Background - The role of physical activity (PA) in reducing the risk of all-cause mortality or reinfarction after a first myocardial infraction (MI) remains unresolved, particularly for minority populations. The association between change in level of PA and risk of death or reinfarction was studied in 406 Mexican American and non-Hispanic white women and men who survived a first MI. Methods and Results - MI patients were interviewed at baseline and annually thereafter about PA, medical history, and risk factors of coronary heart disease. Change in level of PA after the index MI was categorized as (1) sedentary, no change (referent group), (2) decreased activity, (3) increased activity, and (4) active, no change. Over a 7-year period, the relative risk (95% CI) of death was as follows: 0.21 (0.10 to 0.44) for the active, no change group; 0.11 (0.03 to 0.46) for the increased activity group; and 0.49 (0.26 to 0.90) for the decreased activity group. The relative risk of reinfarction was as follows: 0.40 (0.24 to 0.66) for the active, no change group; 0.22 (0.09 to 0.50) for the increased activity group; and 0.93 (0.59 to 1.42) for the decreased activity group. Conclusions - These findings are consistent with a beneficial role of PA for Mexican American and non-Hispanic white women and men who survive a first MI and have practical implications for the management of MI survivors.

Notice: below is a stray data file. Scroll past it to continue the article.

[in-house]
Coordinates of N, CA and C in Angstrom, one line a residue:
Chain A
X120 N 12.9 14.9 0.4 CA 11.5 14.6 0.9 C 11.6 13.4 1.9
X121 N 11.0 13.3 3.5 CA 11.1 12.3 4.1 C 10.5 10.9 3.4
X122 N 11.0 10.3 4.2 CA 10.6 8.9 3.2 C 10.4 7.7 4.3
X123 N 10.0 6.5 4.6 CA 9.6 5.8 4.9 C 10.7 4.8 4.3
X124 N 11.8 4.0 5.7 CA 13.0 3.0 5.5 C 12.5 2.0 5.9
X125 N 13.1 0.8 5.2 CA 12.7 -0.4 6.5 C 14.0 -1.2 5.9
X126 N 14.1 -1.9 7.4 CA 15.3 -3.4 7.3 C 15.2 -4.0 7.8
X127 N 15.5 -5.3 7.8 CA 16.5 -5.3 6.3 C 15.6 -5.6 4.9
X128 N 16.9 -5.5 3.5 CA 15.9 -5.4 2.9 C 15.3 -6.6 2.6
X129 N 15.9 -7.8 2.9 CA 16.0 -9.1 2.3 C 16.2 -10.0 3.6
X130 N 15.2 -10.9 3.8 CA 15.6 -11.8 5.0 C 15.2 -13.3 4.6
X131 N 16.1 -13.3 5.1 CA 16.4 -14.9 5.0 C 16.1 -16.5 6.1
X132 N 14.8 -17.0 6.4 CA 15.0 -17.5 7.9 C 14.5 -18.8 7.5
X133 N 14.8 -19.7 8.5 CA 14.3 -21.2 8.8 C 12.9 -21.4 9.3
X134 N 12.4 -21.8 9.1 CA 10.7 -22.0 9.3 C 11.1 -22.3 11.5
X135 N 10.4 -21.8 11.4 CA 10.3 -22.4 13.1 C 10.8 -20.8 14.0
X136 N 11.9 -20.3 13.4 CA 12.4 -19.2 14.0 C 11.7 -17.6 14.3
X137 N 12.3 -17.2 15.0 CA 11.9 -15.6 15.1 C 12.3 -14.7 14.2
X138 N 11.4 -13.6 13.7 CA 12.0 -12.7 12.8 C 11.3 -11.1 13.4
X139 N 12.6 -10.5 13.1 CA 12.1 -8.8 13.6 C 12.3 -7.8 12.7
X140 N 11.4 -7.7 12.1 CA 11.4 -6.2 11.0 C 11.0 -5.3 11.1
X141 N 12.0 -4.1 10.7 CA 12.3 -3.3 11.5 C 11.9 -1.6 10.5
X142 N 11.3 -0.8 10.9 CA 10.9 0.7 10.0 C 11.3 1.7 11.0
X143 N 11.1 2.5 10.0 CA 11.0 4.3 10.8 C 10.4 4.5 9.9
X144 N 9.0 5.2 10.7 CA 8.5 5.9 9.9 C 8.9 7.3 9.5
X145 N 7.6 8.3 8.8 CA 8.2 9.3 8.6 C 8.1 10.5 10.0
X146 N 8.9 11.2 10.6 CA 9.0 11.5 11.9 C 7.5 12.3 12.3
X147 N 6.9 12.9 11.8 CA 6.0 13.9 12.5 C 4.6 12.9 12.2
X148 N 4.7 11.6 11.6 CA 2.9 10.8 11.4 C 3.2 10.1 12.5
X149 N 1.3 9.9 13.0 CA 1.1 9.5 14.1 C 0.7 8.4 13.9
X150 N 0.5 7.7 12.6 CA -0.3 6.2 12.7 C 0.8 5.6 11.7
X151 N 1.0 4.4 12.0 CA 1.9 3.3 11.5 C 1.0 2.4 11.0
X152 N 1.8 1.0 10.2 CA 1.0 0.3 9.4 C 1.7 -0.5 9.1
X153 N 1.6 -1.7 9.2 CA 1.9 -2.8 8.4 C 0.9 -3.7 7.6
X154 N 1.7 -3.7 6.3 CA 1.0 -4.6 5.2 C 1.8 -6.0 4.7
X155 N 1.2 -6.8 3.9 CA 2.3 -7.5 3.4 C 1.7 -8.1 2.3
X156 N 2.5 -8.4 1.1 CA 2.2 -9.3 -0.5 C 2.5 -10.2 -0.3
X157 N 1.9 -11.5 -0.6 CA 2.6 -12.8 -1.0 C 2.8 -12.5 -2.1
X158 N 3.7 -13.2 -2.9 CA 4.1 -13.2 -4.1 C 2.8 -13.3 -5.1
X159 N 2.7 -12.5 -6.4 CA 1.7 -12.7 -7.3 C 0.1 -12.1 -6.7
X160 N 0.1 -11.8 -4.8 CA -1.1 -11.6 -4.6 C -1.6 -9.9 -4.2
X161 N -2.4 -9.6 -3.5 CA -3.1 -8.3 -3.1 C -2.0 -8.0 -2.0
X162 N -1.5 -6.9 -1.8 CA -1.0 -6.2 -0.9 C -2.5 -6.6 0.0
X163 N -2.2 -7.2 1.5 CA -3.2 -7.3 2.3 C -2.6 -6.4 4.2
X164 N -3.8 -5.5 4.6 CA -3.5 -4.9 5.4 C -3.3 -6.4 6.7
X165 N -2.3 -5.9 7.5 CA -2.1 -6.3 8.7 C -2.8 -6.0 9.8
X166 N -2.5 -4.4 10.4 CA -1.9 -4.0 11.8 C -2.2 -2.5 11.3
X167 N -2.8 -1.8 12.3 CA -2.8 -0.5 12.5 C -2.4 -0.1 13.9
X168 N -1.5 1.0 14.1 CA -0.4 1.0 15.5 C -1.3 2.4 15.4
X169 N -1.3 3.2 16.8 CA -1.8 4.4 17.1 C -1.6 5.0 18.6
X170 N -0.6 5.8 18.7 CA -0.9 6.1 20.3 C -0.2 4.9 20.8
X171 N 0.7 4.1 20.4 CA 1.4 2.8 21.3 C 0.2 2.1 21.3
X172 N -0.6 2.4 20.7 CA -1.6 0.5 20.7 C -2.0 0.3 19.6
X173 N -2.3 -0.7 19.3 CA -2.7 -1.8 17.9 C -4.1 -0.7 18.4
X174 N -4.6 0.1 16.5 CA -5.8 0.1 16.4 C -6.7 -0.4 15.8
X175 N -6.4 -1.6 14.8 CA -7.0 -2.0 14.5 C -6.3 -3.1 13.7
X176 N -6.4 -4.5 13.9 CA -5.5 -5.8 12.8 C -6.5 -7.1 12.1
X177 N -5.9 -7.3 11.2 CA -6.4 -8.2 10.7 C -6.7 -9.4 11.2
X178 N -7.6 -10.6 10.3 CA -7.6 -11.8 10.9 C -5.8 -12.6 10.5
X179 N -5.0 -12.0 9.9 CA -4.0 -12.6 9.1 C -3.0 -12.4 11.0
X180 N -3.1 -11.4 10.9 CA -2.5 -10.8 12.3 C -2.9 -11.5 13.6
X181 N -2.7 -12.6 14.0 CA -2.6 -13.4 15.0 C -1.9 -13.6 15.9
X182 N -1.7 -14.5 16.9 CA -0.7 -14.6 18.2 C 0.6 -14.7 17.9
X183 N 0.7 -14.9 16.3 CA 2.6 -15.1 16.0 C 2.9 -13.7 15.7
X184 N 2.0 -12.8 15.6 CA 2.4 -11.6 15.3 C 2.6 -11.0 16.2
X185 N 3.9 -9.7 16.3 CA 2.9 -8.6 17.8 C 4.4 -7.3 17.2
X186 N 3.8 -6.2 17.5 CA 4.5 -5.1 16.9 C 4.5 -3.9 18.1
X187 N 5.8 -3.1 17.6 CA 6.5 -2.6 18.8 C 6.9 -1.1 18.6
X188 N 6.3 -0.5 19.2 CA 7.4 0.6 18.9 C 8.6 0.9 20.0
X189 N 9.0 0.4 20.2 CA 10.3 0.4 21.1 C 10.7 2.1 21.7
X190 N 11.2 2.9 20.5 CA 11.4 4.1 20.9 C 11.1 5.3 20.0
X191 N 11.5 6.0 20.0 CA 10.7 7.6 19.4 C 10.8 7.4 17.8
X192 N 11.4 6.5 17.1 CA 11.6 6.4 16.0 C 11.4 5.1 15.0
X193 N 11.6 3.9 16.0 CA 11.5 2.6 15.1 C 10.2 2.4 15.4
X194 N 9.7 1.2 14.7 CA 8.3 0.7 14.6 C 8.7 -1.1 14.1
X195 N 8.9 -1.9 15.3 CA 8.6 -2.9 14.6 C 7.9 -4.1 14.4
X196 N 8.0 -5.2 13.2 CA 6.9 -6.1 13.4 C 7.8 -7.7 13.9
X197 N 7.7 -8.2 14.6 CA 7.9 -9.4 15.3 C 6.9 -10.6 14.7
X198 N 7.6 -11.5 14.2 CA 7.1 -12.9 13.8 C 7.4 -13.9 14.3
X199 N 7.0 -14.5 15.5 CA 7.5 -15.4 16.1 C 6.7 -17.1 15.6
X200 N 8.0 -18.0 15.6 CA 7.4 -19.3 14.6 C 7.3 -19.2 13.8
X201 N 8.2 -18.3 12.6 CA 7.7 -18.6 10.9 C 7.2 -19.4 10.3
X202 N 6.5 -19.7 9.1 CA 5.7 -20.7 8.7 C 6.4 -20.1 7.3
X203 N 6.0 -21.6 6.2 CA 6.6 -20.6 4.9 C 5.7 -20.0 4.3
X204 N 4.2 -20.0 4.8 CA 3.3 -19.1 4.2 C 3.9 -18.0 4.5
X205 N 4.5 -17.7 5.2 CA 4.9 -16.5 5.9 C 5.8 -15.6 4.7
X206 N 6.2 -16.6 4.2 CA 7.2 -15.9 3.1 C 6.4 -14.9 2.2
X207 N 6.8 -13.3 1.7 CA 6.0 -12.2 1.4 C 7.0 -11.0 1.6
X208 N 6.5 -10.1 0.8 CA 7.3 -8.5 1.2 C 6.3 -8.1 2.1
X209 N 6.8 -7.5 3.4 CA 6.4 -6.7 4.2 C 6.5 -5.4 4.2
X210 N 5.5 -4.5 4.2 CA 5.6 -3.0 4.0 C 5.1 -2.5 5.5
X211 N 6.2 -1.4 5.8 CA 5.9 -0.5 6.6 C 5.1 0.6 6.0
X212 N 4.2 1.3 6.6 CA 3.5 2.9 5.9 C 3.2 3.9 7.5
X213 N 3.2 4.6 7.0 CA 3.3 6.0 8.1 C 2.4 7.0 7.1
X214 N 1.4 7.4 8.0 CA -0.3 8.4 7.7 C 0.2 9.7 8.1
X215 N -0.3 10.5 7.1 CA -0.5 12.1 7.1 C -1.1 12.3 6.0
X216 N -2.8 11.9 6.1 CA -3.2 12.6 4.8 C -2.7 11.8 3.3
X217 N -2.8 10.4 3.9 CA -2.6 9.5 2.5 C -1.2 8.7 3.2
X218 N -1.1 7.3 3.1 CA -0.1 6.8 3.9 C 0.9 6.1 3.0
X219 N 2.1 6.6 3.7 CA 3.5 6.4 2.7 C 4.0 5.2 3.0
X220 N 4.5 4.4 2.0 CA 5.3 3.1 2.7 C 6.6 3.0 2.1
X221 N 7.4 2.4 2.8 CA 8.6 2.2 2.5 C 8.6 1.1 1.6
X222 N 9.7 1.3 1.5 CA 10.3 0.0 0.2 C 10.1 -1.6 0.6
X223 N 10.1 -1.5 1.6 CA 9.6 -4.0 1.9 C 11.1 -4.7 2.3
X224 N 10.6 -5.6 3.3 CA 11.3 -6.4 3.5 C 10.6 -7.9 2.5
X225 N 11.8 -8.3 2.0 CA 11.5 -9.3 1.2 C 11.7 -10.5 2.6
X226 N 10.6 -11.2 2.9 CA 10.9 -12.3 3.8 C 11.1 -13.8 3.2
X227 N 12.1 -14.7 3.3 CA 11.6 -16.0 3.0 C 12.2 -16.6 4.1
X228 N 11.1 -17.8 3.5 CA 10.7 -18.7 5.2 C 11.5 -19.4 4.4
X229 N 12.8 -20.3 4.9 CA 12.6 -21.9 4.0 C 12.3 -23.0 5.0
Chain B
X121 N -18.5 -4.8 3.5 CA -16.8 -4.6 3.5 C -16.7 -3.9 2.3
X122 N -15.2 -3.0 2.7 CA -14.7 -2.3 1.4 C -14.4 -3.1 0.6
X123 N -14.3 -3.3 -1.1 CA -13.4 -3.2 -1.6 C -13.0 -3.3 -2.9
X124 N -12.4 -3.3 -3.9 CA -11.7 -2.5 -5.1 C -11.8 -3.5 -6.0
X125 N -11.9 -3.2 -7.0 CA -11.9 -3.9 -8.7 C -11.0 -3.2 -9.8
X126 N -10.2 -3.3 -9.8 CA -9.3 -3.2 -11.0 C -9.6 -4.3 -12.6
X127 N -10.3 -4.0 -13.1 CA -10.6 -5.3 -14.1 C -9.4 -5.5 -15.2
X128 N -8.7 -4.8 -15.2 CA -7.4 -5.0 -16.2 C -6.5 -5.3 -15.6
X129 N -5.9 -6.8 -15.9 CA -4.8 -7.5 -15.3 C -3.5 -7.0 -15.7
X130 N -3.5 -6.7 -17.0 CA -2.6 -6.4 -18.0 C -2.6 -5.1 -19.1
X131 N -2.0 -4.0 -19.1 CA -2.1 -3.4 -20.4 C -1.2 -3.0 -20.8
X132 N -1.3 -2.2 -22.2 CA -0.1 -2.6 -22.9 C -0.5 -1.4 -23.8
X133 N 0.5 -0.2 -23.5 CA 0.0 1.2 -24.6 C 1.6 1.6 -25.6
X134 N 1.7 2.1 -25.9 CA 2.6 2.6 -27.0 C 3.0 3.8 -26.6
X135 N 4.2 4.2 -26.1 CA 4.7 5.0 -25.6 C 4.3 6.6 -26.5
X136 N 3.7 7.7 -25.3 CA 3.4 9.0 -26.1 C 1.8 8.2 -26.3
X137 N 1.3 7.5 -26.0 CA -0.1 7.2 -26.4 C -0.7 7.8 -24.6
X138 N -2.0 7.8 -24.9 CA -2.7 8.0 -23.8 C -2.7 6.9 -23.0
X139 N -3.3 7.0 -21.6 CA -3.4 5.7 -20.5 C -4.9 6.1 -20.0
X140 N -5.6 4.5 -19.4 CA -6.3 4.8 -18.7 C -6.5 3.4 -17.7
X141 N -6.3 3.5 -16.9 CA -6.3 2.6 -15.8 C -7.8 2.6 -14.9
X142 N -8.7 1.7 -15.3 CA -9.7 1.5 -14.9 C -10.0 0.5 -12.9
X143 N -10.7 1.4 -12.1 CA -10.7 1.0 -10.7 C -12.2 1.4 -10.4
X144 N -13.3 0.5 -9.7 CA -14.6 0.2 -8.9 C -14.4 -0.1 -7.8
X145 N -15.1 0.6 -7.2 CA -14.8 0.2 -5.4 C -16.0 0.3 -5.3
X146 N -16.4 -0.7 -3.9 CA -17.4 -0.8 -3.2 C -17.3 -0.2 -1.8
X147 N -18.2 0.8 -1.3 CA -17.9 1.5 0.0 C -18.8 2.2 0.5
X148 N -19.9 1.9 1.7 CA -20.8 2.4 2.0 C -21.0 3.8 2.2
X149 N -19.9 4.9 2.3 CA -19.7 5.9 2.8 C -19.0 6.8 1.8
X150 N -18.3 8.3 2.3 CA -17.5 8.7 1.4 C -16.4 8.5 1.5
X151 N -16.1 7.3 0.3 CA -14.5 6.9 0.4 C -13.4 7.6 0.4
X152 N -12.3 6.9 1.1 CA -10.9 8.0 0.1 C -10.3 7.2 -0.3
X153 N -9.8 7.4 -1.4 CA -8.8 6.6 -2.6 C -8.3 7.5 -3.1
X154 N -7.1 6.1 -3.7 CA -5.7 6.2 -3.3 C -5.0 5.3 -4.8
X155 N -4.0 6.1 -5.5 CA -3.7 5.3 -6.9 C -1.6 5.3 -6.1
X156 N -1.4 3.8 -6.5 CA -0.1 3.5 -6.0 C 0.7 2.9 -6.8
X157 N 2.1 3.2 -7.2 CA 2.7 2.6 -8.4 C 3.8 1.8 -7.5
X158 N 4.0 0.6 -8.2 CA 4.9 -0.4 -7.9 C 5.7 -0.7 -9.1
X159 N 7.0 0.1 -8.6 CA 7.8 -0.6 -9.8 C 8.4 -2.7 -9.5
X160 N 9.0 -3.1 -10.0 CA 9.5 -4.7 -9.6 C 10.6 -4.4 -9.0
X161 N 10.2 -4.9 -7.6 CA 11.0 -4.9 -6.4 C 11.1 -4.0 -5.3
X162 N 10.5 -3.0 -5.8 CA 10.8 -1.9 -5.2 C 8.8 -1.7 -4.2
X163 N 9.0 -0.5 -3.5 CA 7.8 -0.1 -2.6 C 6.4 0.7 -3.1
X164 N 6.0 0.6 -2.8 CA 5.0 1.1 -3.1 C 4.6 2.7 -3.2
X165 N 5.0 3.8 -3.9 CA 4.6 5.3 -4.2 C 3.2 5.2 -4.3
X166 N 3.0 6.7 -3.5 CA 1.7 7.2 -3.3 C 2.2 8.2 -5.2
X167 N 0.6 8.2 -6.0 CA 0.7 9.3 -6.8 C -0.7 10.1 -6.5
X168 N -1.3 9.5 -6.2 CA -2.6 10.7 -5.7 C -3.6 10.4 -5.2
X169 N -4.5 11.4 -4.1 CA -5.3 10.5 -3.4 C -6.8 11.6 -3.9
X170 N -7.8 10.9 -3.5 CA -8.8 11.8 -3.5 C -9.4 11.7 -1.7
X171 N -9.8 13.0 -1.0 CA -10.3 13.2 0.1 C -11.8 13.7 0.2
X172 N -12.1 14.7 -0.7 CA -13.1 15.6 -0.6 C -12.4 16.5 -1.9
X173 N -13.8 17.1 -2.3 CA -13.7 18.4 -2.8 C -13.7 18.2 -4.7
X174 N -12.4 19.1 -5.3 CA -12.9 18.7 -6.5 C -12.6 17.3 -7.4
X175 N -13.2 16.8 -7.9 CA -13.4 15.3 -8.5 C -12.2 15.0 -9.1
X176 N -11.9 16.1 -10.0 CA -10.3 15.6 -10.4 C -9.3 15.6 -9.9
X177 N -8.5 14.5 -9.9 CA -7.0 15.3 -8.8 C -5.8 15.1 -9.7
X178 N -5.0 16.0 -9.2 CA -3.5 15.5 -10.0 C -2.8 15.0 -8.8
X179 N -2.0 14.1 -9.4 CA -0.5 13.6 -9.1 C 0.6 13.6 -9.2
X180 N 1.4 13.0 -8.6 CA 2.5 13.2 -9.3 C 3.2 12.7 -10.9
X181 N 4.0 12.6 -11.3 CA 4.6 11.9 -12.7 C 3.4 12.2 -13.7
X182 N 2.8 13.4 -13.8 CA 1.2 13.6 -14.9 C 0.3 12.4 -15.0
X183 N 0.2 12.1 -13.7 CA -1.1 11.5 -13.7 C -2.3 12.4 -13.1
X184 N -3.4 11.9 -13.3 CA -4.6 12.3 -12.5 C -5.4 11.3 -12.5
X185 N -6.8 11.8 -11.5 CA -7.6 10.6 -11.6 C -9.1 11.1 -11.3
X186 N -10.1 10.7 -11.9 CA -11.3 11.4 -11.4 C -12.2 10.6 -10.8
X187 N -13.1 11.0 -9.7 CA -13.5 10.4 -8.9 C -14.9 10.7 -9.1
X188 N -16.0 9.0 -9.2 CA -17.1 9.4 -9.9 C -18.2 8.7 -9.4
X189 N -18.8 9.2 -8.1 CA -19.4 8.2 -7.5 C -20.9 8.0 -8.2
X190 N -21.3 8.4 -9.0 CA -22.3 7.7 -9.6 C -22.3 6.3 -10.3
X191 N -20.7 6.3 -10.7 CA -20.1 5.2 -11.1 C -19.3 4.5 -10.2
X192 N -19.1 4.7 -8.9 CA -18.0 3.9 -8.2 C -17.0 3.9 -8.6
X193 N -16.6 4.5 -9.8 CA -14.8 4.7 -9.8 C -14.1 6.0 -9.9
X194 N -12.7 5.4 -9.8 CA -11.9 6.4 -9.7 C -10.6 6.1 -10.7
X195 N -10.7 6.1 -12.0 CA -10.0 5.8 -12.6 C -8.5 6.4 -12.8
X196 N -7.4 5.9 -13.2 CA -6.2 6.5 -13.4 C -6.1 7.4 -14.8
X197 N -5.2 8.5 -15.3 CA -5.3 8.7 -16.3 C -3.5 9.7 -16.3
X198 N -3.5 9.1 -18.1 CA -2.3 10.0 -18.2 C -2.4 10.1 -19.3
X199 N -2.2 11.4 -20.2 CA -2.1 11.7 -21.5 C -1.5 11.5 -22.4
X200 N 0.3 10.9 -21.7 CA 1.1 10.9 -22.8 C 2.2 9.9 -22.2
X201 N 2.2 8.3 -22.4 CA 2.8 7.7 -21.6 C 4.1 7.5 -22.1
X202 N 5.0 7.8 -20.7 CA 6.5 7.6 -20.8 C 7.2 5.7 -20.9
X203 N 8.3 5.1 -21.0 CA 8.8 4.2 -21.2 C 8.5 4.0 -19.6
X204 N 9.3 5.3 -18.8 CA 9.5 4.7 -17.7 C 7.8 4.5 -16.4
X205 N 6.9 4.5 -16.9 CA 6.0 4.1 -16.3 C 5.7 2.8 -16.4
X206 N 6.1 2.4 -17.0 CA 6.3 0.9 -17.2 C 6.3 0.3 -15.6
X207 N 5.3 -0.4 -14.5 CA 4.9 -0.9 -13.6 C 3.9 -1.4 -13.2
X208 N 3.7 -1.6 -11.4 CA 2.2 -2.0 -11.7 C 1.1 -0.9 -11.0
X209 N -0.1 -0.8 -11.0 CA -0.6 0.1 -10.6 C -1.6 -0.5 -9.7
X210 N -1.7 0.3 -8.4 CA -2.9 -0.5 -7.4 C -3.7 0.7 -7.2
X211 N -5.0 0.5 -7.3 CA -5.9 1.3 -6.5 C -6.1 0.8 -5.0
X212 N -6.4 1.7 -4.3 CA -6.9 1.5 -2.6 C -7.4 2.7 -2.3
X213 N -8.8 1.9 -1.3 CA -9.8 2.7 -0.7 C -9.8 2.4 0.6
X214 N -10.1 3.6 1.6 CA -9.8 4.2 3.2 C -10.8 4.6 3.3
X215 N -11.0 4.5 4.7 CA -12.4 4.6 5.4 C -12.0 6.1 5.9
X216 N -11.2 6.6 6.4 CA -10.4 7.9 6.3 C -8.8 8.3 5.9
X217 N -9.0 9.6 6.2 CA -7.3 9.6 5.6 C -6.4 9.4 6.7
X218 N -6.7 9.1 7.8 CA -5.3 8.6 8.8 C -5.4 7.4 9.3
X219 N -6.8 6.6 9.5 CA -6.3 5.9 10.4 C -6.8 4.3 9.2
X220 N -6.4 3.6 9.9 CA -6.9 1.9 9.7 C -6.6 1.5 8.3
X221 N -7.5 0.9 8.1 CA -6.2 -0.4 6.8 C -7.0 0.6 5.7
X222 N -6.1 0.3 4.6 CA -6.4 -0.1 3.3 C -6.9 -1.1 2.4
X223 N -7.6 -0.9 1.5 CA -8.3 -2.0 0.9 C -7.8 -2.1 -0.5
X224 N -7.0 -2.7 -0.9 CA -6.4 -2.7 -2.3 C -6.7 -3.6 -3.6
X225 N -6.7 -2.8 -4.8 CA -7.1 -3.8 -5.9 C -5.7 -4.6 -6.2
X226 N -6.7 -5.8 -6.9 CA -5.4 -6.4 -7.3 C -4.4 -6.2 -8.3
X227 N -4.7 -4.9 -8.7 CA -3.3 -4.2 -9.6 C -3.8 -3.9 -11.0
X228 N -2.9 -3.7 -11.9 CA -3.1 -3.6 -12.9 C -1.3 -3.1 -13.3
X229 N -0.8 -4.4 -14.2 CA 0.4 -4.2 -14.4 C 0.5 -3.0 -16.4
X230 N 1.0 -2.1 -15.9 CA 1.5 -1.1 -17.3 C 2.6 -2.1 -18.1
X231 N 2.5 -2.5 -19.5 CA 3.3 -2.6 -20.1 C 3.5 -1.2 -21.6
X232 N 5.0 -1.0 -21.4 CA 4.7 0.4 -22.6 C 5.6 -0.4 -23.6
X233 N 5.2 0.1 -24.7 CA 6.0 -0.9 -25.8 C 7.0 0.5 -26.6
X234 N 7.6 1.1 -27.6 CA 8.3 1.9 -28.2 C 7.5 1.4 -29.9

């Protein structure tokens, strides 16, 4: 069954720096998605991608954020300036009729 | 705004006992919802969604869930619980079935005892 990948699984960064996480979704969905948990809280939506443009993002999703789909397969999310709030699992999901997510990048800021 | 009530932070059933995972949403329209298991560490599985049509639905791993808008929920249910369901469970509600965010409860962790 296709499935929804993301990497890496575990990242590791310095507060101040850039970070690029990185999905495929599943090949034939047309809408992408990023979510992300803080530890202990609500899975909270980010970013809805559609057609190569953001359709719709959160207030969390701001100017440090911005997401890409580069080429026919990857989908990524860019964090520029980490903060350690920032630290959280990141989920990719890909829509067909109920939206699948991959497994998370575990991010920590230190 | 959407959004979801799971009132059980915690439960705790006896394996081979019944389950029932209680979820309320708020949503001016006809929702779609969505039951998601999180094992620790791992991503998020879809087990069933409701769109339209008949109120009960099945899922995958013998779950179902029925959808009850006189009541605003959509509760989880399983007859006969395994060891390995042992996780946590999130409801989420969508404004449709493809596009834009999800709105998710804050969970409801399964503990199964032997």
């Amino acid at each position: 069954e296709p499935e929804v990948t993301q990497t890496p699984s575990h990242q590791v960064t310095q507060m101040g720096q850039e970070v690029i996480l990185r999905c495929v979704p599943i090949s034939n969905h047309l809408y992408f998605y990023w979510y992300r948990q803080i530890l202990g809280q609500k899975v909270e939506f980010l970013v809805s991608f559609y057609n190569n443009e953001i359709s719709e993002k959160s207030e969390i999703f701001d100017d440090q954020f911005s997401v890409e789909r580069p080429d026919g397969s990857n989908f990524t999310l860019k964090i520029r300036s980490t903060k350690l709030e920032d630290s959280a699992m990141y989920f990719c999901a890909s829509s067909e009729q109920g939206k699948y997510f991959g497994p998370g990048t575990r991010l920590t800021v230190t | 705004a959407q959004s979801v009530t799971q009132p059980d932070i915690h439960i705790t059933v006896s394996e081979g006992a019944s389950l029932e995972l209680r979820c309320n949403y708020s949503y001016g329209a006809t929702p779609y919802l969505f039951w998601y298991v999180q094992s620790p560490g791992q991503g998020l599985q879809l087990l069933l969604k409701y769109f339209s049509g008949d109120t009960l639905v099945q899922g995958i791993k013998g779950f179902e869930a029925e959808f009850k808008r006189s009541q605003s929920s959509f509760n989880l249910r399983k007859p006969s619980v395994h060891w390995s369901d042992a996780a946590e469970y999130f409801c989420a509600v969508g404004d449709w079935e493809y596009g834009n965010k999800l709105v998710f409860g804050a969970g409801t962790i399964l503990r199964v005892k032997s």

- Myocardial infarction